FORTIGATE and Microsoft Windows Update. Apple relents, lets you “depurchase” that U2 album you never bought in the first place Someone at Apple must be listening!
ISIS is ramping up efforts to mount a massive cyber attack. A new Android ransomware family sets unlock password on devices. Ransomware is one of most prolific cyber threats to criminal ecosystem and according to security firms cyber gangs are increasing use the malicious code improving its capabilities with new features.
Recently, experts at Doctor Web security firm have detected a new strain of Android ransomware which is equipped with a wider array of innovative features. In addition to locking a smartphone and demanding a ransom, the Android ransomware is able to set a screen unlock password by enabling a standard system feature. According to the experts the Andorid ransomware is also able to send short messages, a feature that could be exploited by bad actors to call SMS premium services. The threat actors spread the Android ransomware, dubbed Android.Locker.38.origin, masquerading it as a system update, during the execution it requests access to the device’s administrative features and mimics update installation. Citadel Malware Used in Attacks Aimed at Petrochemical Firms. Middle Eastern petrochemical organizations have been targeted in cyberattacks leveraging the notorious Citadel Trojan, researchers at IBM-owned Trusteer reported on Monday.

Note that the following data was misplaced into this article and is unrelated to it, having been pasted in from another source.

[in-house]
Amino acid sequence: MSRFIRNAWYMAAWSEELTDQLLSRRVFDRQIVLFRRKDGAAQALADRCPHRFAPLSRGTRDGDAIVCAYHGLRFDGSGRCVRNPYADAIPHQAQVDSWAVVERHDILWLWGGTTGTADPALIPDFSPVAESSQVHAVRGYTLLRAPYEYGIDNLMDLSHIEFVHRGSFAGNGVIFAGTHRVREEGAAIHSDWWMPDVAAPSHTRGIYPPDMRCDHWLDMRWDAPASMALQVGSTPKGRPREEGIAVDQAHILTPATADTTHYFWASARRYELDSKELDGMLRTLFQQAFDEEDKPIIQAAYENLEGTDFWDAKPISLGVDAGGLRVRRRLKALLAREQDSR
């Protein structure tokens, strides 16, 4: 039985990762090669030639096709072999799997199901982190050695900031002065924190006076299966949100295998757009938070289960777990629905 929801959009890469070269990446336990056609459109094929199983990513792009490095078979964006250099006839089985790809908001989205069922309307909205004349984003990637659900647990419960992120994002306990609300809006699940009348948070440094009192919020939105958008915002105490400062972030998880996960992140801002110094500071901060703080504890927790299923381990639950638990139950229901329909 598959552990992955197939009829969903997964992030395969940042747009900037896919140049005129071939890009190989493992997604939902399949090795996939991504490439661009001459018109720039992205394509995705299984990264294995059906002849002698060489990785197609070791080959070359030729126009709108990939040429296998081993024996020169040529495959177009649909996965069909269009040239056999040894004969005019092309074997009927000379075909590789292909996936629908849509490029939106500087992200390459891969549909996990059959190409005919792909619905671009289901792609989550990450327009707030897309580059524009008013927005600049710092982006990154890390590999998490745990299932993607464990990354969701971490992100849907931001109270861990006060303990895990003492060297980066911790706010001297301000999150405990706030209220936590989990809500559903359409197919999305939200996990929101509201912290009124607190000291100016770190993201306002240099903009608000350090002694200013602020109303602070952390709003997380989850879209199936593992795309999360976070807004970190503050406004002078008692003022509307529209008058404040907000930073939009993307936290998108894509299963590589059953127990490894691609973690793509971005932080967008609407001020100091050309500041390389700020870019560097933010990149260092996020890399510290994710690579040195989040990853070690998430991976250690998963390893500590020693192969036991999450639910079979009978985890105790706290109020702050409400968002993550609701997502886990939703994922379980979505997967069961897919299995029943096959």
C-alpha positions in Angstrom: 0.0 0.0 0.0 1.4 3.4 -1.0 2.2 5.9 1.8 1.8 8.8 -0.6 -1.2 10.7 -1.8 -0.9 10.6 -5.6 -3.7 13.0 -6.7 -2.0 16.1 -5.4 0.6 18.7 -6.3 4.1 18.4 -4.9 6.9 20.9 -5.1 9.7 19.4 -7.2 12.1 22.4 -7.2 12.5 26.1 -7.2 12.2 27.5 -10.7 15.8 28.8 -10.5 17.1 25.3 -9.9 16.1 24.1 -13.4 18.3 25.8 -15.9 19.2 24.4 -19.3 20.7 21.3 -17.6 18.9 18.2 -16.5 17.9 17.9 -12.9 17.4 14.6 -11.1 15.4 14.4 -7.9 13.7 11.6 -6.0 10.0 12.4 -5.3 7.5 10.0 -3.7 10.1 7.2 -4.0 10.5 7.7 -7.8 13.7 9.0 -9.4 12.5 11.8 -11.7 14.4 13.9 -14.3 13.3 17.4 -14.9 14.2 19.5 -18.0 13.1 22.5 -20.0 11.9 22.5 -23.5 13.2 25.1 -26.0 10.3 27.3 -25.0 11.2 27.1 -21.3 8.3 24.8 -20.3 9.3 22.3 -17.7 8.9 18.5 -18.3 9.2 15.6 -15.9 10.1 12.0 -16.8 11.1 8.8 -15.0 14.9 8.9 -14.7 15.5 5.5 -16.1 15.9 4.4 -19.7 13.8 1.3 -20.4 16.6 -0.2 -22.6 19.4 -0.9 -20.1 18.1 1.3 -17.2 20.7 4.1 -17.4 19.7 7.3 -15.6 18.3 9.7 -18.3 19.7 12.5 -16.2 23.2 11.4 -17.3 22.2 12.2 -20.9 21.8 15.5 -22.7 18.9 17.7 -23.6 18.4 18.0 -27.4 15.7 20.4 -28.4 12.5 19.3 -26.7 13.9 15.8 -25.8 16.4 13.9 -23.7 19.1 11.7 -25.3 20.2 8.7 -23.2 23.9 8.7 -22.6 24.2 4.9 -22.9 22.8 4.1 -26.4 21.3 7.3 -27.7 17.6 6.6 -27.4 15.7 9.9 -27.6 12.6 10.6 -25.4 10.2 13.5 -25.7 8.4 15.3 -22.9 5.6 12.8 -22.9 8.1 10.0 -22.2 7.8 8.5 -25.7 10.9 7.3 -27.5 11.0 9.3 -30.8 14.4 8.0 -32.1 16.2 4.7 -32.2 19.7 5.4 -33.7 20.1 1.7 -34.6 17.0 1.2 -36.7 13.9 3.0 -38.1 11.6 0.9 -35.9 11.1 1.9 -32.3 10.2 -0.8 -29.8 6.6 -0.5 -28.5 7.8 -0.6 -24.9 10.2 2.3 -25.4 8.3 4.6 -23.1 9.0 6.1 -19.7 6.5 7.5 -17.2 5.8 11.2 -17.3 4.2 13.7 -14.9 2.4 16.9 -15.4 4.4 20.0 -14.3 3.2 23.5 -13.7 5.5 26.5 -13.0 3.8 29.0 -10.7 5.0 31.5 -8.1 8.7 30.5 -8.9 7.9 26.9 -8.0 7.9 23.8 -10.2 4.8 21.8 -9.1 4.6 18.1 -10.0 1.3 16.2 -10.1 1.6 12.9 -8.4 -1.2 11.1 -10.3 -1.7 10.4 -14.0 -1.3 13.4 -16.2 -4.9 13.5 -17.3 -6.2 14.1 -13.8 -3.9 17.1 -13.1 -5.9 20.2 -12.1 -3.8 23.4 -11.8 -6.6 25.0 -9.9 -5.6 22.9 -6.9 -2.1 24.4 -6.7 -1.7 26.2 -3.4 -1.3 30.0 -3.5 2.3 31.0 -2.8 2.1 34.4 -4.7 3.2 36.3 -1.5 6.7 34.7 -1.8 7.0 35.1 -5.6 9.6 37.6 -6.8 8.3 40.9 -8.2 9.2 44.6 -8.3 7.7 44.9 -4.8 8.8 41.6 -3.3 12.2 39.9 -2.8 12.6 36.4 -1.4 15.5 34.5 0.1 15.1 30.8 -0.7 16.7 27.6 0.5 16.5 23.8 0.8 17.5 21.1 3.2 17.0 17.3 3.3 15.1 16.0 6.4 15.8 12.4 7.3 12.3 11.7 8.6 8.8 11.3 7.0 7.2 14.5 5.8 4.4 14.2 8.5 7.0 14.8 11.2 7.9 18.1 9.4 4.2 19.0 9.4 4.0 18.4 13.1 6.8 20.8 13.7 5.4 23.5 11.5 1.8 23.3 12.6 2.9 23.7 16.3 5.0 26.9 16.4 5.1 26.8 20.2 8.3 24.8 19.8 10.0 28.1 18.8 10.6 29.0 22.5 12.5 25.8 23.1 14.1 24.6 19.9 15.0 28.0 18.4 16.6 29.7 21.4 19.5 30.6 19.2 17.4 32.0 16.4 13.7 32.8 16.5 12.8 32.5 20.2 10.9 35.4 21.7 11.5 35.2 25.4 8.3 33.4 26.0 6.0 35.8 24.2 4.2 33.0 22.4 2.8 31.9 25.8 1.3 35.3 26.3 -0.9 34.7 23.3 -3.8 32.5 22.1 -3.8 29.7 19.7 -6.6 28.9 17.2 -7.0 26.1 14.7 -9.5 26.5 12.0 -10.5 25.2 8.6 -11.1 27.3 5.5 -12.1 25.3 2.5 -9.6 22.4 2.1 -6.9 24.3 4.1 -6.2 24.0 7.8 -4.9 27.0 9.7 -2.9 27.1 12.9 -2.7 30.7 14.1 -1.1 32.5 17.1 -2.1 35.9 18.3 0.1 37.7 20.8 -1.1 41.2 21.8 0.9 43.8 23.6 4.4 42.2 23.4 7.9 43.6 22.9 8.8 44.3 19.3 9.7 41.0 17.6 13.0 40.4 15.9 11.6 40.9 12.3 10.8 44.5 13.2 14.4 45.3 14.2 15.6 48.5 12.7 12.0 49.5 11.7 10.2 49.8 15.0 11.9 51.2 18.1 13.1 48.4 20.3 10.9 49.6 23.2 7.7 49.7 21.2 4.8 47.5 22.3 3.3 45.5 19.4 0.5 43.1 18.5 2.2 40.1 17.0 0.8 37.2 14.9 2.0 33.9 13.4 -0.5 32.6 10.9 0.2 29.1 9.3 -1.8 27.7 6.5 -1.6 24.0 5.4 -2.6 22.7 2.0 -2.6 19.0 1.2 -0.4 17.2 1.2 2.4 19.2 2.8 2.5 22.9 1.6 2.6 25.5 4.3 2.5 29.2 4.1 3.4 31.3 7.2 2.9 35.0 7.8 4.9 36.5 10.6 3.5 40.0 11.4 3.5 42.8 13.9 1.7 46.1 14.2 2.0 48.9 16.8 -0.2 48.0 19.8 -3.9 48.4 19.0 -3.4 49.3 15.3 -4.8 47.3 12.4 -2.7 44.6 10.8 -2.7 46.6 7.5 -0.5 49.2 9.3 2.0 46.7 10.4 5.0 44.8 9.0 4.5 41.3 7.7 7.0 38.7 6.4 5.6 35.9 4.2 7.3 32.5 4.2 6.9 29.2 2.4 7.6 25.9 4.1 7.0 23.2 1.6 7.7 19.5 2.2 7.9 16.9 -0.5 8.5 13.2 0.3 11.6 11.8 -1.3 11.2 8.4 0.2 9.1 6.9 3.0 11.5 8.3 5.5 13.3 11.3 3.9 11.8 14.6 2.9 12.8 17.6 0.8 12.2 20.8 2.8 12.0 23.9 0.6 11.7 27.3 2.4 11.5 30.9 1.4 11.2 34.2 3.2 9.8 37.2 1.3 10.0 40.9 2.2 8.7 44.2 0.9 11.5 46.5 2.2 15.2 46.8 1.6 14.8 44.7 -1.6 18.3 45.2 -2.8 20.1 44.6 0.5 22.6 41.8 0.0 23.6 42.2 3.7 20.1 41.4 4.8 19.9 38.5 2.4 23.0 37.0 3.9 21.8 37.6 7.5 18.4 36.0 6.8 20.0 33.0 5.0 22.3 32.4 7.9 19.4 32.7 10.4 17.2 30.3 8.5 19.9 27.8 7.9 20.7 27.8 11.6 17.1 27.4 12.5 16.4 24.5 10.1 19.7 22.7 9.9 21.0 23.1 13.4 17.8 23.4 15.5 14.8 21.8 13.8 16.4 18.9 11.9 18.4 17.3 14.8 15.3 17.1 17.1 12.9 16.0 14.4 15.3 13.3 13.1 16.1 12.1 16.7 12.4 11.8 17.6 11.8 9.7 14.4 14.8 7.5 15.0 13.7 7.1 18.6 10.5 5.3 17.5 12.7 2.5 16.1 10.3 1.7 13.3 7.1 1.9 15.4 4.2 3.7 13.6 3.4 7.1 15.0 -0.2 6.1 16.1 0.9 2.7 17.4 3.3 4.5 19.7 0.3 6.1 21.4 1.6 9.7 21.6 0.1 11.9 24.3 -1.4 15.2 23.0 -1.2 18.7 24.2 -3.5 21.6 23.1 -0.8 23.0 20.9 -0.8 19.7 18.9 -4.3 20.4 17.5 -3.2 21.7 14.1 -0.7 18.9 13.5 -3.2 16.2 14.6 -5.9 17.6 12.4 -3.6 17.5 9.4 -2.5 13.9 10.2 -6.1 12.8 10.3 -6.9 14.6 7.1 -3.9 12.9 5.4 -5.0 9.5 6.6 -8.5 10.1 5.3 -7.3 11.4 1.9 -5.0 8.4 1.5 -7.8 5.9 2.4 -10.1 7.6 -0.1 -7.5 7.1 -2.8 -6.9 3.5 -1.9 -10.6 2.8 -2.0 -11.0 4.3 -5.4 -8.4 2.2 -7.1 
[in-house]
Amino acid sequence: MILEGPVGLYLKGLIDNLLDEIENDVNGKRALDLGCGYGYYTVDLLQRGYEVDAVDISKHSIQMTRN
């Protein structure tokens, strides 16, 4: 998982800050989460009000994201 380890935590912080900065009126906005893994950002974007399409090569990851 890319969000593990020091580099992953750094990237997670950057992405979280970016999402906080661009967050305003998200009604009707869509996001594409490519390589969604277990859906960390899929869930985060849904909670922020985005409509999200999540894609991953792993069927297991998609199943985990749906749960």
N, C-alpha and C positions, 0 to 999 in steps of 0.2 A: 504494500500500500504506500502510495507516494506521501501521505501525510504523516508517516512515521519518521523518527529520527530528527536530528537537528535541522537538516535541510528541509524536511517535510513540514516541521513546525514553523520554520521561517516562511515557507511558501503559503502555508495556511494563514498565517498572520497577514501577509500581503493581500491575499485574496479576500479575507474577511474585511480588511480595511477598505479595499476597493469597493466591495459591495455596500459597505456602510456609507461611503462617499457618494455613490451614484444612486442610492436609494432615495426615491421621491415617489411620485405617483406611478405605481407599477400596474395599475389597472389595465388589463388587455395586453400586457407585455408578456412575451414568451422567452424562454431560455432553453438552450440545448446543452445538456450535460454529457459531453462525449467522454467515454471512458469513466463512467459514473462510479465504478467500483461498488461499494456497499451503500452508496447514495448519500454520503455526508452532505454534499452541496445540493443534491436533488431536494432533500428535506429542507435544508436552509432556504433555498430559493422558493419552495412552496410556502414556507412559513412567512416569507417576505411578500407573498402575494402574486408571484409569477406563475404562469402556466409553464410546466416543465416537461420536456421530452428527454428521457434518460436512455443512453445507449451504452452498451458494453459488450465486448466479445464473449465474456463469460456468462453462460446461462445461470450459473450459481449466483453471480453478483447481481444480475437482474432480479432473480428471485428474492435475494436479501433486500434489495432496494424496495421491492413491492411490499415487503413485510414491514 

Citadel is a variation of the Zeus malware which emerged after the source code for Zeus was leaked online back in 2011. The Trojan has been utilized by cybercriminals to steal sensitive information, particularly financial data. In a report published in March, Dell SecureWorks reported that Citadel was the second most prevalent banking botnet, representing 33% of the company's detections. In June 2012, Citadel was removed from a major commercial underground marketplace after its author was banned. Many experts predicted at the time that the incident may lead to the Trojan's downfall. The Smartphone "Kill Switch" Law - What Does It Mean For You? I recently spoke to a reporter preparing a story on California’s new smartphone “Kill Switch” law.
This law requires mobile devices sold in California starting July 1, 2015 to include an opt-in feature allowing consumers to remotely render a device useless in case of theft. While I support this, some don’t. Some industry experts believe this feature will allow oppressive governments to shut down cellular service or open up new channels for hackers to attack phones thus posing a consumer safety issue. However, I believe the opposite is true–this law will result in more positive outcomes than negative.